# Loss function to maximize sum of targets

I have a dataset {$X_i$, $Y_i$}. $Y_i$ - real value targets, they can be negative. The task is to teach classifier $f: X_i \rightarrow \{0, 1\}$ to maximize the sum below $$L(f) = \sum_i f(X_i) * Y_i$$ So $f(X_i) = I[Y_i > 0]$ would be the ideal classifier. I'm looking for appropriate smooth loss function to teach NN. NN output is probability $p(X_i)$, so $f(X_i) = I[p(X_i) > 0.5]$. I have tried the next loss function: $$BadLoss(p) = \sum_i p(X_i) * Y_i$$ but because $Y_i$ can be negative it is bad-defined loss and NN converges to nothing good. The best results I got were with usual logloss: $$Loss(p) = \sum_i logloss(p(X_i), \; I[Y_i > 0])$$

Can be there better loss functions to maximize the sum $L(f)$?

• You say your targets are real, yet you want to classify them? If you have two classes use the traditional $y \in {0,1}$ assignments with the cross-entropy loss. – Emre Jan 24 '17 at 5:36
• @Emre, I don't want to classify them. Classifier for signs of $Y_i$ is just a hack that works to maximize $L(f)$. Is there a better way? I want to optimize loss that more similar to L(f). – alex_io Jan 24 '17 at 5:44

Define $Z_i = 1[Y_i>0]$, i.e., $Z_i = 1$ if $Y_i > 0$, else $Z_i = -1$. Now the data set $(X_i,Z_i)$ defines a two-class boolean classification problem. The solution to that boolean classification problem with highest accuracy solves your original problem (minimizes your loss function).
The shortcoming of this approach is that it doesn't take into account the value of the $Y_i$'s, only their sign. To improve this, use weights on the samples. We're again going to train a boolean classifier on the training set $(X_i,Z_i)$, but this time we'll weight each sample in the training set differently. Put the weight $Y_i$ on the sample $(X_i,Z_i)$ in your training set. In other words, when training the boolean classifier, the loss function will be a weighted sum of the loss for each sample:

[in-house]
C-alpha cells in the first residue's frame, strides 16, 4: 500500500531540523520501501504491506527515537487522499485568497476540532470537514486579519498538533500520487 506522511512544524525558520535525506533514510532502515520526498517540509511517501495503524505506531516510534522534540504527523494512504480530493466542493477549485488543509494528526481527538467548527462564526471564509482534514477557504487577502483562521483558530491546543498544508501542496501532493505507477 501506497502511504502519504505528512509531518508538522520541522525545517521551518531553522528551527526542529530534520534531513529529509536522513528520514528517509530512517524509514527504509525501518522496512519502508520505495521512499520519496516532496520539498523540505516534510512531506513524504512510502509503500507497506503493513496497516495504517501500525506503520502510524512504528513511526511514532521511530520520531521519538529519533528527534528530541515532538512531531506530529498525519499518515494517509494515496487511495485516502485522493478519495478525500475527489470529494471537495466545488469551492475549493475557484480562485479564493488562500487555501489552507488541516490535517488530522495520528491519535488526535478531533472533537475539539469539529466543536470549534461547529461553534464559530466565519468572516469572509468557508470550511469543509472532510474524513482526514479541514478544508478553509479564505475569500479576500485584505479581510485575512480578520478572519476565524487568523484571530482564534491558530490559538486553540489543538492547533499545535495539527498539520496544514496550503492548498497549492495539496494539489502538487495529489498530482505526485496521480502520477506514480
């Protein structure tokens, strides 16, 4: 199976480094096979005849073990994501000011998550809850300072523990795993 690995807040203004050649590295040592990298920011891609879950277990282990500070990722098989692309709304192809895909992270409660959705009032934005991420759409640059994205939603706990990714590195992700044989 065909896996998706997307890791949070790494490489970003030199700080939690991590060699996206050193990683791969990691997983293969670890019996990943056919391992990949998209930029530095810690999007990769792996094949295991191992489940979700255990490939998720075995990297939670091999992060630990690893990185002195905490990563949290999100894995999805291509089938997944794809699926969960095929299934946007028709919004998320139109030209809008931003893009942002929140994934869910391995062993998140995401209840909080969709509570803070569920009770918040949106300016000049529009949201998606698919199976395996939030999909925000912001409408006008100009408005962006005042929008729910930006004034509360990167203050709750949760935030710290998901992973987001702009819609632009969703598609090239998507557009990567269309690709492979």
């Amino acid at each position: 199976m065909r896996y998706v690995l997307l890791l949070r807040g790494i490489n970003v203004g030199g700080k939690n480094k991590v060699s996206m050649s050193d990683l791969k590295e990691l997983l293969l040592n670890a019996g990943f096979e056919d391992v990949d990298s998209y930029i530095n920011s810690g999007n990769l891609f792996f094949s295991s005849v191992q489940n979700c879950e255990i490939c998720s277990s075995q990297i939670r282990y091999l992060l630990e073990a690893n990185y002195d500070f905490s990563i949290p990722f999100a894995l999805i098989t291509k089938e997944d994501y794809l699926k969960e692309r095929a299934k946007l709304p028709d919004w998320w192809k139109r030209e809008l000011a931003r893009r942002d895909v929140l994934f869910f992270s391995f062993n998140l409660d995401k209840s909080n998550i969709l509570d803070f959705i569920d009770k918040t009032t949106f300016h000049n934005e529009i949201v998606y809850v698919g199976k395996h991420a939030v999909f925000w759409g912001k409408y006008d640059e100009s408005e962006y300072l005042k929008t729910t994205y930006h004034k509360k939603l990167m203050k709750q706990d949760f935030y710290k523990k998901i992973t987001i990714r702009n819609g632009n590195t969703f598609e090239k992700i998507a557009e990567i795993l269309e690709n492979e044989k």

$$\text{Loss}(\theta) = \sum_i Y_i \cdot \ell(f_\theta(X_i),Z_i)$$
where $\theta$ are the model parameters, $f_\theta(X_i)$ is the output of the classifier on input $X_i$, and $\ell(\cdot,\cdot)$ is the cross-entropy loss. Notice that errors in samples where $Y_i$ is large are penalized more, and errors in samples where $Y_i$ is small are penalized less; this is appropriate, as that's exactly what will happen when you use the classifier $f_\theta$ to compute $L(f_\theta)$. This should improve on the approach you're taking.
• Thanks for the answer. But that is exactly what I did. It worked pretty well. But maybe there is a way to take into account values of $Y_i$ not only signs. – alex_io Jan 24 '17 at 8:09